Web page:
Chapter 10
motor control hierarchy. There the motor neurons to the mus-
cles exit the brainstem or spinal cord. The local level of the
hierarchy includes the afferent neurons, motor neurons, and
the interneurons whose function is related to them. Local-
level neurons determine exactly which motor neurons will
be activated to achieve the desired action and when this will
happen. Note in Figure 10–1 that the descending pathways to
the local level arise only in the sensorimotor cortex and brain-
stem. Other brain areas, notably the basal nuclei (also referred
to as the basal ganglia), thalamus, and cerebellum, exert their
effects on the local level only indirectly, via the descending
pathways from the cerebral cortex and brainstem.
The motor programs are continuously adjusted dur-
ing the course of most movements. As the initial motor pro-
gram begins and the action gets underway, brain regions at
the middle level of the hierarchy continue to receive a constant
stream of updated afferent information about the movements
taking place. Afferent information about the position of the
body and its parts in space is called
Say, for
example, that the sweater you are picking up is wet and heavier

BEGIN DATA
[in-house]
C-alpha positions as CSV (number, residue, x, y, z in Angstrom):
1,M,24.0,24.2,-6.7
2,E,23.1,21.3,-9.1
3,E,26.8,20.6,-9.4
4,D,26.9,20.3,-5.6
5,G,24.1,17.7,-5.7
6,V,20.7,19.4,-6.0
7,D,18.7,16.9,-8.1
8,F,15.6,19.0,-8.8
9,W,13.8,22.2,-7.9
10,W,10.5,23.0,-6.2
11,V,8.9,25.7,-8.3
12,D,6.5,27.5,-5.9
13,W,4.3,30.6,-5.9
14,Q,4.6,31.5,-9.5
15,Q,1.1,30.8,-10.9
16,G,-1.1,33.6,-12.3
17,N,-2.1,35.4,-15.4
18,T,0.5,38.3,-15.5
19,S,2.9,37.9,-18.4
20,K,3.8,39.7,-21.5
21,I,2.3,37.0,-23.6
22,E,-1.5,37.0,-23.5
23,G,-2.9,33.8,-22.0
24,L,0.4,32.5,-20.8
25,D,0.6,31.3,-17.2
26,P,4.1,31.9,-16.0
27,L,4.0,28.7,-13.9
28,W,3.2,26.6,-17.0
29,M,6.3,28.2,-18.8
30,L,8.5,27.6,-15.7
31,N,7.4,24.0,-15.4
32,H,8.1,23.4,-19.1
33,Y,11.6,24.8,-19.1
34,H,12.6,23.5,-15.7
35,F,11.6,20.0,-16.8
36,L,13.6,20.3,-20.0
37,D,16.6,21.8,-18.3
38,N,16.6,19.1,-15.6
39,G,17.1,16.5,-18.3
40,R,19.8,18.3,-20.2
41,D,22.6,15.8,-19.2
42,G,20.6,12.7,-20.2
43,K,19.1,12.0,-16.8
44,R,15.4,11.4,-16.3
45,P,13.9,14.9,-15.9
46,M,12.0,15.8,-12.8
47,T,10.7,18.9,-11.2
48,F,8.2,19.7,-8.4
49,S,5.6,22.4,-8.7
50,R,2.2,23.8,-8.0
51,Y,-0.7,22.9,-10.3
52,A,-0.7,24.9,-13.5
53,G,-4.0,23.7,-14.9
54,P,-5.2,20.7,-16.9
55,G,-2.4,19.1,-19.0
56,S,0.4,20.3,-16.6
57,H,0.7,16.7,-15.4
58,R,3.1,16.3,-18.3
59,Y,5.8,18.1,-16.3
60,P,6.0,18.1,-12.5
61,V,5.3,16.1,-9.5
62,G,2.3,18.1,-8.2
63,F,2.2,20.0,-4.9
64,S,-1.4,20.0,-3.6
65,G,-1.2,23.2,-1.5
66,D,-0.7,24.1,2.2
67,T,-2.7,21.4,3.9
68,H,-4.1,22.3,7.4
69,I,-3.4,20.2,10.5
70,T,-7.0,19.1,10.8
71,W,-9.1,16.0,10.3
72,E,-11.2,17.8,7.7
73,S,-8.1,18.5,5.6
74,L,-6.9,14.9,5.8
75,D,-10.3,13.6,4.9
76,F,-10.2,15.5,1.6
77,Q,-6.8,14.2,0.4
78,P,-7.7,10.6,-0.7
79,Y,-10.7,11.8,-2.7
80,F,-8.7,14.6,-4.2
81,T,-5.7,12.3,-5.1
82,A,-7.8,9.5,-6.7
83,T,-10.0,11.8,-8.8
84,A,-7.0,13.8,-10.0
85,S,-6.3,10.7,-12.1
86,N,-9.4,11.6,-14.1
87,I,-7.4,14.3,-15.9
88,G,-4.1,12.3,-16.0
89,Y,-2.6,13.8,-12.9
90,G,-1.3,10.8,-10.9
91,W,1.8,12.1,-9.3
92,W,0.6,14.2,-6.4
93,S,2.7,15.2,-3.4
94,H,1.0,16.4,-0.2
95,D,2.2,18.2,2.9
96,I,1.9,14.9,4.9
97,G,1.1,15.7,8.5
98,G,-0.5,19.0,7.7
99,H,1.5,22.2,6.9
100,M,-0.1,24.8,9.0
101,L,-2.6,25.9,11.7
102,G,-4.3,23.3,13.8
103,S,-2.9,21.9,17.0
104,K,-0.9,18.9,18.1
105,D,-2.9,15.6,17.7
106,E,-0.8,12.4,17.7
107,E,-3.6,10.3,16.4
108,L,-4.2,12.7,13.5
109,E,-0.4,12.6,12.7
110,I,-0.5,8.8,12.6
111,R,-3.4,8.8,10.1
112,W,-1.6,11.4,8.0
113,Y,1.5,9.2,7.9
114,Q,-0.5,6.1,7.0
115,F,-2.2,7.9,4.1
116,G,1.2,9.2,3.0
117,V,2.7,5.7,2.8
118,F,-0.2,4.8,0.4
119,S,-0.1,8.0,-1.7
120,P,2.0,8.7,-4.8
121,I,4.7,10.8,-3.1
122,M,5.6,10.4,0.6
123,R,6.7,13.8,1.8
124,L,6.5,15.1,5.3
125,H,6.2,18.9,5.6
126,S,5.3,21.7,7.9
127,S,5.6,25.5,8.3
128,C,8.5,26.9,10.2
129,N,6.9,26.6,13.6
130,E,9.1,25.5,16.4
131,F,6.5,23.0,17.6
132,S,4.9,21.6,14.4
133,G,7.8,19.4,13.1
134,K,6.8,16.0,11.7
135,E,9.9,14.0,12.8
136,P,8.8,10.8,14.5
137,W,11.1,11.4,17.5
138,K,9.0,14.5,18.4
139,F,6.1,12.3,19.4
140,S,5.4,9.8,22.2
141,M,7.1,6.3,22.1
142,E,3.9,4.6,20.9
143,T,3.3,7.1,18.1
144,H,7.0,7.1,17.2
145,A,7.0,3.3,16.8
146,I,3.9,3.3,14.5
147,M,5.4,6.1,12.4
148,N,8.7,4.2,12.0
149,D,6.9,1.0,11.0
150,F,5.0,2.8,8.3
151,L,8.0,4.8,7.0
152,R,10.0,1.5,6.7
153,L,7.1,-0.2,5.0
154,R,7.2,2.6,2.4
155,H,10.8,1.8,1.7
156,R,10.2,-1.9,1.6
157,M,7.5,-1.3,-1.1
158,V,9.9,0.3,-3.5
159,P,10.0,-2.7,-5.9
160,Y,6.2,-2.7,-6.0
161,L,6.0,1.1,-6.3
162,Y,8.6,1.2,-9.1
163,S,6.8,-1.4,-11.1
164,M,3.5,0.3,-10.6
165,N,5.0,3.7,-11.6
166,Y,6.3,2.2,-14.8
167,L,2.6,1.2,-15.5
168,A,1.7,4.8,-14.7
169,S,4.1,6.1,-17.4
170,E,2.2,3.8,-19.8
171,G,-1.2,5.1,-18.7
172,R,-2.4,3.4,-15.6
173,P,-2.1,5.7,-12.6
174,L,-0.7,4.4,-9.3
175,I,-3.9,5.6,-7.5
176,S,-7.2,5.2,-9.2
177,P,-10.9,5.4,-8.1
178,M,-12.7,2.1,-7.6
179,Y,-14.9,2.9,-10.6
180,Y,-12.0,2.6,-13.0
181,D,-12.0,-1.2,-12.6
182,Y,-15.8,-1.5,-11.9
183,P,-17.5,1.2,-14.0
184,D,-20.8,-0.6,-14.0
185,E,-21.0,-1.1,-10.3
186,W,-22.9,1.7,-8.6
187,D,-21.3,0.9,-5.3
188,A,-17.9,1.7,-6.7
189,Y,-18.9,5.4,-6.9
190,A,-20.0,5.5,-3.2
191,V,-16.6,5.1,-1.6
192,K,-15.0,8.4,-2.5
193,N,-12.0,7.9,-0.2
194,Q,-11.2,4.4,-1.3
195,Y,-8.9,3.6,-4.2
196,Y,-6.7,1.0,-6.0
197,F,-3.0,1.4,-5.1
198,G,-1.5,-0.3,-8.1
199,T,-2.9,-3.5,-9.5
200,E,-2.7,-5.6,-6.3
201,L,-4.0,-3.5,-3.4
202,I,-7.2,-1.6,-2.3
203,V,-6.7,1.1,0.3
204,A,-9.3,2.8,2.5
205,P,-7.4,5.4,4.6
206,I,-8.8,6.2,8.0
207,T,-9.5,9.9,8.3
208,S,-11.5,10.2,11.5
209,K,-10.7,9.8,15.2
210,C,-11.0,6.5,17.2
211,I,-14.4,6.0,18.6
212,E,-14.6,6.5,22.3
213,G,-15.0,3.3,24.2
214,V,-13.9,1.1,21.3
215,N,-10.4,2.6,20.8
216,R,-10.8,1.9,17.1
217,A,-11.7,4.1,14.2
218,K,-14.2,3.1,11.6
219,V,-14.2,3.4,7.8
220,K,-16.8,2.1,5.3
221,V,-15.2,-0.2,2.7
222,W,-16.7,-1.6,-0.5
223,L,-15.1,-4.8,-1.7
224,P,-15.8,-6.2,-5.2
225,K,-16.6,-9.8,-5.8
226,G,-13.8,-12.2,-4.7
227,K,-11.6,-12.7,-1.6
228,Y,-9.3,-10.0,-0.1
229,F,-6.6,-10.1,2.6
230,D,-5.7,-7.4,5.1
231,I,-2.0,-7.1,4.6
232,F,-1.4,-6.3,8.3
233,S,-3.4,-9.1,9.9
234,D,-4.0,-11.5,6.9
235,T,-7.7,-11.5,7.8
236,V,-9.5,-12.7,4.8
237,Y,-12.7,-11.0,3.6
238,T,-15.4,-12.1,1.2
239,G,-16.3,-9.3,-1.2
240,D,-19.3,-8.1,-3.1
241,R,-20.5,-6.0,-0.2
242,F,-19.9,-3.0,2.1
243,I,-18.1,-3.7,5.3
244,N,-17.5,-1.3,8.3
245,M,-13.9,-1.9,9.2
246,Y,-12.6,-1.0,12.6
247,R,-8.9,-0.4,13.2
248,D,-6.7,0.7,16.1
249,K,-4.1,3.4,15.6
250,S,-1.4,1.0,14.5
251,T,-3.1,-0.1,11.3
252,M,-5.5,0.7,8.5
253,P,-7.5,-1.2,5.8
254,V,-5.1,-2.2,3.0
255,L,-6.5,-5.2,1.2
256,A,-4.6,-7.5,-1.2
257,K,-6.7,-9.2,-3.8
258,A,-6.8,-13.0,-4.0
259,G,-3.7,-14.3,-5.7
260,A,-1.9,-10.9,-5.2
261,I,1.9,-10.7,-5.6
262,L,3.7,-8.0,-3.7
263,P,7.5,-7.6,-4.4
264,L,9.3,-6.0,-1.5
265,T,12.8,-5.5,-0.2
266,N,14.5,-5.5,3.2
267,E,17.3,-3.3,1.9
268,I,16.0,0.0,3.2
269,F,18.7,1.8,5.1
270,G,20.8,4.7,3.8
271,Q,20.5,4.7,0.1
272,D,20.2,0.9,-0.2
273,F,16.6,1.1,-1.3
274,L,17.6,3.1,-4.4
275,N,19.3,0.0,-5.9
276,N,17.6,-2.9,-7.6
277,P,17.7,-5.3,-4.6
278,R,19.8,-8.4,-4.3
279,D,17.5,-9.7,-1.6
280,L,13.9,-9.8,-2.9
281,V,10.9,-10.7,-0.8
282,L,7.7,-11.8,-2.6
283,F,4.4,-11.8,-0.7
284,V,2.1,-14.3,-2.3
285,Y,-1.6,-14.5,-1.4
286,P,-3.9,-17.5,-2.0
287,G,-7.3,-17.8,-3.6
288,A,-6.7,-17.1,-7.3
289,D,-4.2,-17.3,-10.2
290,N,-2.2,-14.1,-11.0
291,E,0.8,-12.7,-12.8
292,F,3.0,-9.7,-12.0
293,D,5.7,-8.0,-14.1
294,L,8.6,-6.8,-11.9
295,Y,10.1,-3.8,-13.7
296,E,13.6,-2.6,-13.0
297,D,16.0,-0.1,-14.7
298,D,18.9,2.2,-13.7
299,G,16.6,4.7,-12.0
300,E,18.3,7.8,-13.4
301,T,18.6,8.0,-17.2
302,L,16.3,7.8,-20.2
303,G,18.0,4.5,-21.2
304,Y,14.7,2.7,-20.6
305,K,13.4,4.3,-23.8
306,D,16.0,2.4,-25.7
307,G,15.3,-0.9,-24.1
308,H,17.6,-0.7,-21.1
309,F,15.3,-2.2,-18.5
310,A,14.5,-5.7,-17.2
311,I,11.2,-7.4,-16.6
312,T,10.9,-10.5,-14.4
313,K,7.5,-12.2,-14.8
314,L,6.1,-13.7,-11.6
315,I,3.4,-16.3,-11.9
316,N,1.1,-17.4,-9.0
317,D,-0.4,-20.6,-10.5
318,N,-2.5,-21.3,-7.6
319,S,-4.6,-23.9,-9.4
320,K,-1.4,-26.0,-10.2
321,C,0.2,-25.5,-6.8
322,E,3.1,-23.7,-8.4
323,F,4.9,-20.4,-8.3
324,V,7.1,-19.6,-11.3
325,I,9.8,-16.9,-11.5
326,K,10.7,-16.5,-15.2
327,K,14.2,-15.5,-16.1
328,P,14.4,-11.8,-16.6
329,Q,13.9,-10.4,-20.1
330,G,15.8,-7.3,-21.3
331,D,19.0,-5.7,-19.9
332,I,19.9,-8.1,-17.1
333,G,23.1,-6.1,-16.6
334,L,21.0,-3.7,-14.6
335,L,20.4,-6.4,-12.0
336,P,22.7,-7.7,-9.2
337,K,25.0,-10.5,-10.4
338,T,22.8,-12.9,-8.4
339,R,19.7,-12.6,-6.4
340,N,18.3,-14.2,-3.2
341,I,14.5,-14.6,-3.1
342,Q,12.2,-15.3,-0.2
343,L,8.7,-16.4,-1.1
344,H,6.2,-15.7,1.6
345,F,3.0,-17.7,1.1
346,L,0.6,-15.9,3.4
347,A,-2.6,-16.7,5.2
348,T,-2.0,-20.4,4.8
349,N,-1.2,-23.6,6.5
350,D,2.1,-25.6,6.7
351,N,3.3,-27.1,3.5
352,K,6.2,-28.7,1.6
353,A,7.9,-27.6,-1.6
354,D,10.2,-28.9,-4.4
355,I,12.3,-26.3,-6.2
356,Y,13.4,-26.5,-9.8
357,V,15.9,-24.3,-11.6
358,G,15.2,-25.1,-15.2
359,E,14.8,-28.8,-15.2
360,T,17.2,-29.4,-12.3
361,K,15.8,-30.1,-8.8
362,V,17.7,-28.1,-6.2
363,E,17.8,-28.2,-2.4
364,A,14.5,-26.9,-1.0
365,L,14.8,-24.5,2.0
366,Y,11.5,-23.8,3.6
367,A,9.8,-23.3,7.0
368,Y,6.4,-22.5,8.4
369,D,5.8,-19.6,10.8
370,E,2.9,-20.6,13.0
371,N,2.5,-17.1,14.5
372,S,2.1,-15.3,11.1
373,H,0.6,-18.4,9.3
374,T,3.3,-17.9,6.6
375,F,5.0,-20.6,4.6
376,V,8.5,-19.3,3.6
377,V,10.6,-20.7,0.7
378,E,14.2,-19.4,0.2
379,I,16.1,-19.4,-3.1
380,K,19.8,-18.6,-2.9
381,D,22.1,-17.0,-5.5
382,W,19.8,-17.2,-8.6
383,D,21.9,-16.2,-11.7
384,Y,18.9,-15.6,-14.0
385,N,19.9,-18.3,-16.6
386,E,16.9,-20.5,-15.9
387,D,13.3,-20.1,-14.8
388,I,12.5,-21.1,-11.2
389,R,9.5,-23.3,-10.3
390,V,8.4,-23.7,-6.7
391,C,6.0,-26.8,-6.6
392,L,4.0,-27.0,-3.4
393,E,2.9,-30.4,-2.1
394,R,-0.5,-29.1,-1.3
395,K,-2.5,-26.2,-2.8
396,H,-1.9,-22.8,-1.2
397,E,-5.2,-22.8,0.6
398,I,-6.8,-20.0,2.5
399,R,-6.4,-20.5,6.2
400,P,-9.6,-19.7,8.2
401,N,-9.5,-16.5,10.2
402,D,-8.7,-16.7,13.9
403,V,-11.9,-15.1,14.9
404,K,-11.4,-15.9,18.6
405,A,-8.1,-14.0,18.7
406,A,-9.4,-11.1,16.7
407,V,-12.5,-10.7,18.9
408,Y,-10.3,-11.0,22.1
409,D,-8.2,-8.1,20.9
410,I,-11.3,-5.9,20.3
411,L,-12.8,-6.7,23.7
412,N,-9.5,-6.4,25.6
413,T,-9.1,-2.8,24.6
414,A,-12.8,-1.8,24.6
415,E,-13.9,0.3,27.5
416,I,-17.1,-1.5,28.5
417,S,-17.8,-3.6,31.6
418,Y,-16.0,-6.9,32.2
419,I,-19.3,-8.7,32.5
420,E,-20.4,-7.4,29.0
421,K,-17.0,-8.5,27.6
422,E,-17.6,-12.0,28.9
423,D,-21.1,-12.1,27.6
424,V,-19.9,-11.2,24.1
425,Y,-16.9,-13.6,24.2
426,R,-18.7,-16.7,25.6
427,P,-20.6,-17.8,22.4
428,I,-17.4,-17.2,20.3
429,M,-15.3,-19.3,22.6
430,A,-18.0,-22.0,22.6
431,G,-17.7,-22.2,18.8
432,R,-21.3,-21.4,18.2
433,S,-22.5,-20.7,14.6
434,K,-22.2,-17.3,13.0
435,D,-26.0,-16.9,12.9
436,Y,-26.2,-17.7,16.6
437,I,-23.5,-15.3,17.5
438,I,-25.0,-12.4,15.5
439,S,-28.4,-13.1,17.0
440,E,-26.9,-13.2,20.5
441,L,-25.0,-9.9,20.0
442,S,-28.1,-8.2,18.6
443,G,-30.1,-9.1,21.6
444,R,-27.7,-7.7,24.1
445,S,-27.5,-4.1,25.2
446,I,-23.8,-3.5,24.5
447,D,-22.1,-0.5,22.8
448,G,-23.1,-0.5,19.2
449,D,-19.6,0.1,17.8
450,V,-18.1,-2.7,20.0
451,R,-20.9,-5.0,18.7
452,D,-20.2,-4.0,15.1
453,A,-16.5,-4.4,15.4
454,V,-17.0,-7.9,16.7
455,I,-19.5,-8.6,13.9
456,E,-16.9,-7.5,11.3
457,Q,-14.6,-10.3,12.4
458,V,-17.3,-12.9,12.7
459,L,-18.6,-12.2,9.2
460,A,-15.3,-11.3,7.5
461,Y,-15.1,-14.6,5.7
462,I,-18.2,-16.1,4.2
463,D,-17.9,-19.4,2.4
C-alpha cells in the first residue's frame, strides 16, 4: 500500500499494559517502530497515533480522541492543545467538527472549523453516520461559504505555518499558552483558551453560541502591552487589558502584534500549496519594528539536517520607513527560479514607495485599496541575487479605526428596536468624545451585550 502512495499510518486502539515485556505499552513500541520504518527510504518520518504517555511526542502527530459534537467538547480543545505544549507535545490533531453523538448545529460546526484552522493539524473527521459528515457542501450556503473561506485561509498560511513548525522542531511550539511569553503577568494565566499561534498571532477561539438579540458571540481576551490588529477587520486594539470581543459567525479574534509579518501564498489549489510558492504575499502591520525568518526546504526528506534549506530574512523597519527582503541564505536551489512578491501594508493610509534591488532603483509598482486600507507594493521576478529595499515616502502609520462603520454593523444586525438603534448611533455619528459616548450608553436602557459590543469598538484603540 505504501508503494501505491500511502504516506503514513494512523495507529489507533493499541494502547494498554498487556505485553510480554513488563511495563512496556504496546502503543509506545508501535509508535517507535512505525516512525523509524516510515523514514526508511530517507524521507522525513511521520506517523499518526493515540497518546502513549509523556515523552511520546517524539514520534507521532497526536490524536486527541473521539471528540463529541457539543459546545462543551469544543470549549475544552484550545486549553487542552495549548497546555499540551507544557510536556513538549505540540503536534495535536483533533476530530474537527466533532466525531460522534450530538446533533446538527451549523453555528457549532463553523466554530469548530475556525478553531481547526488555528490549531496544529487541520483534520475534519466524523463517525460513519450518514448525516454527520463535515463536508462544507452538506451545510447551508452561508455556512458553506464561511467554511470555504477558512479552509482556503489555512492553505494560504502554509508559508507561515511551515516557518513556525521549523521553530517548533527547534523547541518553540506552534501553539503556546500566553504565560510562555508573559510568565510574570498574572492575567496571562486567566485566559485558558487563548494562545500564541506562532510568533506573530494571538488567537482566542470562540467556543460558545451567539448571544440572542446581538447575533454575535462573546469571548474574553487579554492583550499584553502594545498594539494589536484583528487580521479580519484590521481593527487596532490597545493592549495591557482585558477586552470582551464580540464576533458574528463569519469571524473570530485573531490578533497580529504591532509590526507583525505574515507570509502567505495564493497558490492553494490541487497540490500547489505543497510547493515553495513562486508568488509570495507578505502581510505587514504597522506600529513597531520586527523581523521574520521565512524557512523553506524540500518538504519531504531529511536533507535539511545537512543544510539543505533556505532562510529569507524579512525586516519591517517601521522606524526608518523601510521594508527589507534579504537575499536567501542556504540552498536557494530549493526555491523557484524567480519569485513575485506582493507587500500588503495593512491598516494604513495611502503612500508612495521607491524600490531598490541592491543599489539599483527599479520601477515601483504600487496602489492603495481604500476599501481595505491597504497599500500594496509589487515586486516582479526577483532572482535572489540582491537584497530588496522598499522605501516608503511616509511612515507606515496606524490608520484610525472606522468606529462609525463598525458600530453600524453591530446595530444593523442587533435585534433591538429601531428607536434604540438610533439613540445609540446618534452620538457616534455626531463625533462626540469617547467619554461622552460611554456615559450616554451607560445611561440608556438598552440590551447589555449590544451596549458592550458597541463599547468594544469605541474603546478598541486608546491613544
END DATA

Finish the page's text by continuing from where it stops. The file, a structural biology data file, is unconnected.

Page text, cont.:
than you expected so that the initially determined strength of
muscle contraction is not suffi cient to lift it. Any discrepan-
cies between the intended and actual movements are detected,
program corrections are determined, and the corrections are
relayed to the local level of the hierarchy and the motor neu-
rons. Refl ex circuits acting entirely at the local level are also
important in refi ning ongoing movements. Thus, many pro-
prioceptive inputs are processed, and infl uence ongoing move-
ments, without ever reaching the level of conscious perception.
Basal nuclei
Sensorimotor cortex
Muscle fibers
Motor neurons
(final common
Brainstem and
spinal cord
Higher centers
Motor control
Highest level
Middle level
Local level
Figure 10–1
The conceptual hierarchical organization of the neural systems
controlling body movement. Motor neurons control all the skeletal
muscles of the body. Sensorimotor cortex includes those parts of the
cerebral cortex that act together to control skeletal muscle activity.
The middle level of the hierarchy also receives input from the
vestibular apparatus and eyes (not shown in the fi
Sensorimotor cortex
Cerebral cortex
Figure 10–2
(a) Side view of the brain showing three of the fi ve components of the middle level of the motor control hierarchy. Figure 10–10 shows details
of the sensorimotor cortex. (b) Cross section of the brain showing the thalamus and basal nuclei.
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